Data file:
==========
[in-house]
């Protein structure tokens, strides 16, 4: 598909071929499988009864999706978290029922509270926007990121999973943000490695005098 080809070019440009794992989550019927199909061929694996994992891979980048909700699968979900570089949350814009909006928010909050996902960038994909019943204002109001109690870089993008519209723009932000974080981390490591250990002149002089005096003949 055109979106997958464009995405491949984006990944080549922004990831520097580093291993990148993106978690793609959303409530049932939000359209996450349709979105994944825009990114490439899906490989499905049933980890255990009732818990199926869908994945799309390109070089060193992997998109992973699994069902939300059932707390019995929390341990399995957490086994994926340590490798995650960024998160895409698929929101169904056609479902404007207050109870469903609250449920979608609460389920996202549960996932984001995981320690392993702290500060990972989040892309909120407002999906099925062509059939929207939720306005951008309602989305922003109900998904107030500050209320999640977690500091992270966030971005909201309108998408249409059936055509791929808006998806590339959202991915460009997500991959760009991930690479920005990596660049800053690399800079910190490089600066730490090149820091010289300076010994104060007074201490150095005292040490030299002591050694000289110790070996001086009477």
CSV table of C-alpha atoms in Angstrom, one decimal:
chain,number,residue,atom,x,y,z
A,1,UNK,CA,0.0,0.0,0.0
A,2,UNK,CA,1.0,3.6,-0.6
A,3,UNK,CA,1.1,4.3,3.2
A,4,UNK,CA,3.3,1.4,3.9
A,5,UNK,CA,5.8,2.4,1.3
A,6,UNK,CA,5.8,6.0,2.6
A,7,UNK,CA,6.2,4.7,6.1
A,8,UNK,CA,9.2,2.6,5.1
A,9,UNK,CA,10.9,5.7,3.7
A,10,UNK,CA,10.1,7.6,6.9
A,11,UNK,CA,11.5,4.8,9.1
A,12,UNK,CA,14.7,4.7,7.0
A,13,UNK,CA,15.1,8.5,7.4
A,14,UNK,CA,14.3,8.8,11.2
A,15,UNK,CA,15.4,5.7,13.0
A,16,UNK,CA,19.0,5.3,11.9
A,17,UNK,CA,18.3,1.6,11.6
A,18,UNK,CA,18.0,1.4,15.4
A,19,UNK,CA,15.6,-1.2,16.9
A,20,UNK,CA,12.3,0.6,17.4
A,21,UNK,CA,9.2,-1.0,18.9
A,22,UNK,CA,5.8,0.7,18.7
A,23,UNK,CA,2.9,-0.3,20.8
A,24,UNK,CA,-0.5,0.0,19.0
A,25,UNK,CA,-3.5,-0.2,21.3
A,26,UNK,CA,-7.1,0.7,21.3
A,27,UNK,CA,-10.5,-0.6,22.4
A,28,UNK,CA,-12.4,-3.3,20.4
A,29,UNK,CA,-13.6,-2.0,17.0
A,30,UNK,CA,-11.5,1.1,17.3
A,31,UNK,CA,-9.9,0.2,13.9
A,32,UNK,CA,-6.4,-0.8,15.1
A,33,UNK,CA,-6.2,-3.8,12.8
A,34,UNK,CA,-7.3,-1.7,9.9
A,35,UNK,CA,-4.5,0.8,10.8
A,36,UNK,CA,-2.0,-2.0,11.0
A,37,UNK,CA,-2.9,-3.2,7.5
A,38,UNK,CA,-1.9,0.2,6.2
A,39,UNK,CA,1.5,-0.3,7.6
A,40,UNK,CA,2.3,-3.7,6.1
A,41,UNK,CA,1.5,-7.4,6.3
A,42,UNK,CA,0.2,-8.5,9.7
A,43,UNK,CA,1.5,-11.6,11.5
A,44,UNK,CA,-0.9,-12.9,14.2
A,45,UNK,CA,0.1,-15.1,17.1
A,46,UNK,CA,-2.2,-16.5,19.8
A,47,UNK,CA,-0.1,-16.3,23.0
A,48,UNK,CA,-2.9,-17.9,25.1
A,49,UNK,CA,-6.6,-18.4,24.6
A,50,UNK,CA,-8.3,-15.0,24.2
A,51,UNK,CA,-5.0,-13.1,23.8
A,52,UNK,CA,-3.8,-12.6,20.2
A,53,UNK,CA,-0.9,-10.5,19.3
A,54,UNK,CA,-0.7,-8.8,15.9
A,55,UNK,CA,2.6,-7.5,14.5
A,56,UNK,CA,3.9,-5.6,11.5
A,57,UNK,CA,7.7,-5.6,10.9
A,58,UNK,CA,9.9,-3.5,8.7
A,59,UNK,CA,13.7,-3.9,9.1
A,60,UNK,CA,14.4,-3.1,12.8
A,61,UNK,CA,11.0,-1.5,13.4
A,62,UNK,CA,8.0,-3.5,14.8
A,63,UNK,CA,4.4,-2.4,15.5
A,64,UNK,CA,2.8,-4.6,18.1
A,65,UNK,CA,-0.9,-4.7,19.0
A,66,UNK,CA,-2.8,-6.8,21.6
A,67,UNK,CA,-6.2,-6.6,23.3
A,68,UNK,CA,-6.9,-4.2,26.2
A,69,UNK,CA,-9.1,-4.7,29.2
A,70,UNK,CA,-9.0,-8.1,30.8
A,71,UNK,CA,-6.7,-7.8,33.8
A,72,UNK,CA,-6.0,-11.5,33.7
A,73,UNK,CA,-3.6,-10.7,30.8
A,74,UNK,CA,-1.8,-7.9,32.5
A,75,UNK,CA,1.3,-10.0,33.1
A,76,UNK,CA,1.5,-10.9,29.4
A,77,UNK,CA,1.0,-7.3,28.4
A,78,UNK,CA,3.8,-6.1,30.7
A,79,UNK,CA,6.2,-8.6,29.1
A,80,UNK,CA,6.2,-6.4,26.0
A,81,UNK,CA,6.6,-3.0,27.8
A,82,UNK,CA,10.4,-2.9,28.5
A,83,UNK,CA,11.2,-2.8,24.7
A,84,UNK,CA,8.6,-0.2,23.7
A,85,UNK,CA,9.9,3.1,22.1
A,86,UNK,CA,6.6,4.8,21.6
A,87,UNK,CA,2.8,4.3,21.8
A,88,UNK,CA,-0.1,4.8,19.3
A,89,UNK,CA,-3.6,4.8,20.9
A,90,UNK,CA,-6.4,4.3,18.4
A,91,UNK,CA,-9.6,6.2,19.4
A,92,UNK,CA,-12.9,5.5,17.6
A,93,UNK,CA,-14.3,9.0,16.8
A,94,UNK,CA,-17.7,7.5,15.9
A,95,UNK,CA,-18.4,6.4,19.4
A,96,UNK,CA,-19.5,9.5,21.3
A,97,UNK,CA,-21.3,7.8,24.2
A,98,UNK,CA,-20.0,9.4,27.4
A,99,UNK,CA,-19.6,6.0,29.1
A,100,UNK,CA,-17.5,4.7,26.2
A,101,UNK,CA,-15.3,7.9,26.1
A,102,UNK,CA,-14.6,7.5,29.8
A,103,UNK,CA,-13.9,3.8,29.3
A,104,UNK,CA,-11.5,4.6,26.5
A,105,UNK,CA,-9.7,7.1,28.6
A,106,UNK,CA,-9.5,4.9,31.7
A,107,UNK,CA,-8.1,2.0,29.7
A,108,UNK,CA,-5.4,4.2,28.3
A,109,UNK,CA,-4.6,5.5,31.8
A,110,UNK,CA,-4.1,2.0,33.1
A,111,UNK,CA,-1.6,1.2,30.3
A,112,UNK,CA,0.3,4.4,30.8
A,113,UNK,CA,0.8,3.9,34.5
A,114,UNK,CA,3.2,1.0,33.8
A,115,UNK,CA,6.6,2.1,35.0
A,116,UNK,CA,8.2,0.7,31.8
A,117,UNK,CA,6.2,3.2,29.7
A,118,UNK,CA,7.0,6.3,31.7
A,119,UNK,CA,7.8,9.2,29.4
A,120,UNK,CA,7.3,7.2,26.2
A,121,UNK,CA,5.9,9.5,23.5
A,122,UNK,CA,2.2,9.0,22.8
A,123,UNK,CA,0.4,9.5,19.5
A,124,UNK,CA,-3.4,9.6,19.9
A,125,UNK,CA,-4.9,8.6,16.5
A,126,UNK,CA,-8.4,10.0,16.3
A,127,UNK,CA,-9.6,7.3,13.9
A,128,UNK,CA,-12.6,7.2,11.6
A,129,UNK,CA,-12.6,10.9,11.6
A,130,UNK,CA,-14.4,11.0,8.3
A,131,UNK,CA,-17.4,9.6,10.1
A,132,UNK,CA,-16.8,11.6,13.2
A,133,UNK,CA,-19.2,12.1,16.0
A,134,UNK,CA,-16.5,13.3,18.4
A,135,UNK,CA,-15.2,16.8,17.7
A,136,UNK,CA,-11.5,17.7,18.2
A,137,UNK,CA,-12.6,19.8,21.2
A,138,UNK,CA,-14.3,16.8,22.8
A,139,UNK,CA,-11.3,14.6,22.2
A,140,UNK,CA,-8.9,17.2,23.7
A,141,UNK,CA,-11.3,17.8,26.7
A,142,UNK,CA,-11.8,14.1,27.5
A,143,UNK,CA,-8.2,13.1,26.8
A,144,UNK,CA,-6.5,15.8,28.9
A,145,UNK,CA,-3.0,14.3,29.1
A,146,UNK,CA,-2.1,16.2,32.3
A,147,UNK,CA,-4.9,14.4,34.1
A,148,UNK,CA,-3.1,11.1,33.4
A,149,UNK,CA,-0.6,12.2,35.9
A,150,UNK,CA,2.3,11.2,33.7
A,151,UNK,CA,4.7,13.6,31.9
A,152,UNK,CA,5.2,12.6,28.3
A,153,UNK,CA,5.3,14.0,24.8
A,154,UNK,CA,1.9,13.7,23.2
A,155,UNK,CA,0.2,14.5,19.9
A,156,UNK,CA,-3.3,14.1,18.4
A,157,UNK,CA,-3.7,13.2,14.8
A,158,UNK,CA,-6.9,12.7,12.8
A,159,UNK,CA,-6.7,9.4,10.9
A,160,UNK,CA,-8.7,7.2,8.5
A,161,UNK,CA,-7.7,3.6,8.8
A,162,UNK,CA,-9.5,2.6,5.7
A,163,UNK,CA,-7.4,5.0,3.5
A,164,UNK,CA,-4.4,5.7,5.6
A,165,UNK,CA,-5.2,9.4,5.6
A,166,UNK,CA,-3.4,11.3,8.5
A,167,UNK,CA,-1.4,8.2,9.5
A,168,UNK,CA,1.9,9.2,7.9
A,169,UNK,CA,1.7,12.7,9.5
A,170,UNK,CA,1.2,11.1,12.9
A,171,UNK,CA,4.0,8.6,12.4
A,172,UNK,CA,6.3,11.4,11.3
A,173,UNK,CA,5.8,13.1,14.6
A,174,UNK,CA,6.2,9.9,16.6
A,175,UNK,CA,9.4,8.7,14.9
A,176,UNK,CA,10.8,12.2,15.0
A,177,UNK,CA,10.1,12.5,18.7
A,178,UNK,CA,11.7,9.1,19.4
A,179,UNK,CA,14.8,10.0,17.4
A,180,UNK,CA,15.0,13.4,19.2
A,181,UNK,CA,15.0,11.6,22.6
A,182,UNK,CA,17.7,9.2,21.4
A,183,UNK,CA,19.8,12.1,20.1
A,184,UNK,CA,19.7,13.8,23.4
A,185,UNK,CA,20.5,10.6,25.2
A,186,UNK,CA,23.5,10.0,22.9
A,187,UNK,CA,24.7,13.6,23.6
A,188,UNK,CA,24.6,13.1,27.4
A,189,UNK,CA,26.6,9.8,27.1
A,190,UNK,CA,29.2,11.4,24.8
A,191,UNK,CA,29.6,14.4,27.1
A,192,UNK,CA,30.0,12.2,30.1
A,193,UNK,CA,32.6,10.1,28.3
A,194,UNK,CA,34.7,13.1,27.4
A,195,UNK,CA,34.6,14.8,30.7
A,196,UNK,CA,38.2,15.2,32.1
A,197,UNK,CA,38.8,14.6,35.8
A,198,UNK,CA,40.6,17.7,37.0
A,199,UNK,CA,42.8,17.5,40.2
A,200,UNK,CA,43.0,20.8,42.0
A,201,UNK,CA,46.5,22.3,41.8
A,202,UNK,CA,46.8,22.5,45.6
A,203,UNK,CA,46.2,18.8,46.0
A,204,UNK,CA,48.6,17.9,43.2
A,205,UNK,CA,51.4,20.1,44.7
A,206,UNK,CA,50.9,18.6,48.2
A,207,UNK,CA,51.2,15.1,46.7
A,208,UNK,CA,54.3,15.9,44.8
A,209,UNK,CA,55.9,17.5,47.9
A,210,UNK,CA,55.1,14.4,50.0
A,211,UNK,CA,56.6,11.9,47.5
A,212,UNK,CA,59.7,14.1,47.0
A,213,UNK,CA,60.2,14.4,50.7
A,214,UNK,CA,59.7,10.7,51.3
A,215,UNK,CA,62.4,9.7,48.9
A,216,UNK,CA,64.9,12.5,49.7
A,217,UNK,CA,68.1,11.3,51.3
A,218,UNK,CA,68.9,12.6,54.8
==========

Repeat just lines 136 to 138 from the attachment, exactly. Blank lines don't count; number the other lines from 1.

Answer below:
A,132,UNK,CA,-16.8,11.6,13.2
A,133,UNK,CA,-19.2,12.1,16.0
A,134,UNK,CA,-16.5,13.3,18.4